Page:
May 4– Sunday– Yorktown, Virginia– Confederate forces complete their withdrawal and Federal troops occupy the city. Despite the fact that there has been no major fight nor even heavy bombardment, General McClellan, in a self-congratulatory message to Washington, declares his success here to be “brilliant.”

 May 4– Sunday– New York City– The American Female Guardian Society and Home for the Friendless holds its annual meeting. Officers report that in the last calender year they spent $20,927.35 to assist 2,335 young women and their children. [In contemporary dollars that would exceed $500,000.]

May 5– Monday– Williamsburg, Virginia– As Confederate troops withdraw from the area, soldiers under General James Longstreet fight a hard rear-guard action against Union General Joseph Hooker’s troops, inflicting 2239 casualties (dead, wounded and missing) on the Federal forces while sustaining about 1700 casualties themselves.

 

The French defeat--May 5th--Battle of Puebla

May 5– Monday– Puebla, Mexico– The Mexican General Ignacio Zaragoza defeats the French Army of 5,000 soldiers. French forces suffer about 700 casualties and fail to take a fort from Mexican defenders. [This event will be commemorated each year as “Cinco de Mayo.”]

 May 5– Monday– Dragoon Springs, New Mexico Territory [near what is now Benson, Arizona]– A small detail of Confederate cavalry foraging for stray cattle in the area around an abandoned stagecoach depot become involved in a fire fight with about 100 Chiricahua Apache warriors, commanded by Cochise. Four Confederate soldiers are killed and the others retreat. The Apaches capture a large number of cattle and horses. The number of Apache casualties is unknown.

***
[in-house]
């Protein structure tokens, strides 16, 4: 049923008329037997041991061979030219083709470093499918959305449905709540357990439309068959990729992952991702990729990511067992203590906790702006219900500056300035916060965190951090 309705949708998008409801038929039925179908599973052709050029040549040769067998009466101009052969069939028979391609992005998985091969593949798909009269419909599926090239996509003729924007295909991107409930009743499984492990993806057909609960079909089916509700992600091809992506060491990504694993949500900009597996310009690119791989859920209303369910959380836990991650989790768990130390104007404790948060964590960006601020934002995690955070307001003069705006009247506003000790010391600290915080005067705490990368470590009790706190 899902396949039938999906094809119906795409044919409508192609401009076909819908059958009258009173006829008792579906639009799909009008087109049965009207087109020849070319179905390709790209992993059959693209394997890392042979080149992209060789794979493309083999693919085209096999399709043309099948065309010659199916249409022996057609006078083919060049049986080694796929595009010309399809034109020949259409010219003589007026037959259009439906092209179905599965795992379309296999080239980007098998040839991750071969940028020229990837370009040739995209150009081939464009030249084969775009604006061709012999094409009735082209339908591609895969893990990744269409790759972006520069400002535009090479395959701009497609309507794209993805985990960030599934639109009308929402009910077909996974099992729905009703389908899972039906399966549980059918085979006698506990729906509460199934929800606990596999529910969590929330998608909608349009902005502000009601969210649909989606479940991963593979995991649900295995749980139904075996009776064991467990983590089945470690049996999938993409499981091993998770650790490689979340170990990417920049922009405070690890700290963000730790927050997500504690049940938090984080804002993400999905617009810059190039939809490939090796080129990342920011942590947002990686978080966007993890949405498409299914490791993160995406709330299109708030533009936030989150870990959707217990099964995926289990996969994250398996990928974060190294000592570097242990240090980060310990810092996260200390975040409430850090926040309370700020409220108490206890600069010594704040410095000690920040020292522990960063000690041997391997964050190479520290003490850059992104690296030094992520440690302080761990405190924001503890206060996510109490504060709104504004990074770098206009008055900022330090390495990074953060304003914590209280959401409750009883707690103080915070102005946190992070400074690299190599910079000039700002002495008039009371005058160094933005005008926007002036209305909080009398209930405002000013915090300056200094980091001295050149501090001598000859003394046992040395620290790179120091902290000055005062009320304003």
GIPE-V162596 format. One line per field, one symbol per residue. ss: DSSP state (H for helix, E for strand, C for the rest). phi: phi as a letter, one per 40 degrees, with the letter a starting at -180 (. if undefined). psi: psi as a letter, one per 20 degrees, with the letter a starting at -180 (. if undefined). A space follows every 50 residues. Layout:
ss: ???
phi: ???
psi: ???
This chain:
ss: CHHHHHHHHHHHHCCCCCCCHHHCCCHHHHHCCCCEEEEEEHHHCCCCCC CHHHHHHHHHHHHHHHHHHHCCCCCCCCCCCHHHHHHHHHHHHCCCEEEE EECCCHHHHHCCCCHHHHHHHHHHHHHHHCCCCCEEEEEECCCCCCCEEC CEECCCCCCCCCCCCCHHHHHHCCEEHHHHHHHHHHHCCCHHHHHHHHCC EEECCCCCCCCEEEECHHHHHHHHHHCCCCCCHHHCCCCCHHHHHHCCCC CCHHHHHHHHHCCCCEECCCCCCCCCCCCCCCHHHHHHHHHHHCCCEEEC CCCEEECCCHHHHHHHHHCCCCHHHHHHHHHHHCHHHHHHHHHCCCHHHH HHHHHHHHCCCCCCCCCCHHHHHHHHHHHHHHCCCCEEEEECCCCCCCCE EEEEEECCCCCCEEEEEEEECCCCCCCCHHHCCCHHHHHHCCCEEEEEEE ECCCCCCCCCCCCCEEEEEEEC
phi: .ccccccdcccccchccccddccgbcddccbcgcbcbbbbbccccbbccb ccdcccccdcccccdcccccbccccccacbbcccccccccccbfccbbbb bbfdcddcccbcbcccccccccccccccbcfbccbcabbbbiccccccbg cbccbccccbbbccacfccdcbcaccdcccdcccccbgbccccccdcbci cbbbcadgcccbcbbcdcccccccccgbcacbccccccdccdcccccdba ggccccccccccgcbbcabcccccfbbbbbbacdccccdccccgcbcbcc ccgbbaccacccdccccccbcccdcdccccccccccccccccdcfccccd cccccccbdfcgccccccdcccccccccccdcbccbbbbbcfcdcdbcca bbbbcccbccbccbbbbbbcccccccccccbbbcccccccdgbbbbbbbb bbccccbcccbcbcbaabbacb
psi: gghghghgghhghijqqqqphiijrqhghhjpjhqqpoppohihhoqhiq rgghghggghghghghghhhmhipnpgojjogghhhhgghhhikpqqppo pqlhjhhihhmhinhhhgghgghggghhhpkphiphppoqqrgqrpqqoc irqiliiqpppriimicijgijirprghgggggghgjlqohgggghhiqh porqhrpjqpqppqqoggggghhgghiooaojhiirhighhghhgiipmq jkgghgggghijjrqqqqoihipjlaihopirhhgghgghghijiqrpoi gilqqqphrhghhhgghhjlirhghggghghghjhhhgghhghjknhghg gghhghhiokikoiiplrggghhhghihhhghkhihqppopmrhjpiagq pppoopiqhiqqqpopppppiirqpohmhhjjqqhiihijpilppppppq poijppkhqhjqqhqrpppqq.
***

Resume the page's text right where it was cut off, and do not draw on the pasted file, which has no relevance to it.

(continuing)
May 6– Tuesday– Concord, Massachusetts–Henry David Thoreau dies at age 44. His last words are “Now comes good sailing.”

 

The grave of H D Thoreau

May 6– Tuesday– New York City– The twenty-ninth anniversary meeting of the American Anti-Slavery Society opens with William Lloyd Garrison presiding. Speakers include William Wells Brown, Theodore Tilton and Wendell Phillips. Speakers generally criticize President Lincoln for his slowness to act on abolition. The day-long program concludes in the evening with a speech by Anna E Dickinson and singing by the Hutchinson Family. The New York Times describes Miss Dickinson’s presentation as “a most eloquent peroration” presented “in an energetic style of declamation, a most interesting address” to “the majority of the audience . . . composed of ladies.”

 

The eloquent Anna Dickinson, abolitionist

May 6– Tuesday– Constantinople, the Ottoman Empire– Mr E J Morris, the American Minister, reports to Secretary of State Seward that the Sultan’s government has banned any Confederate ship from all waters and all ports of the Ottoman Empire.

Turkish Sultan Abdul-aziz who banned Confederate ships from his ports & waterways

 

May 7– Wednesday– Enschede, the Netherlands– Much of this old medieval city is ruined by fire.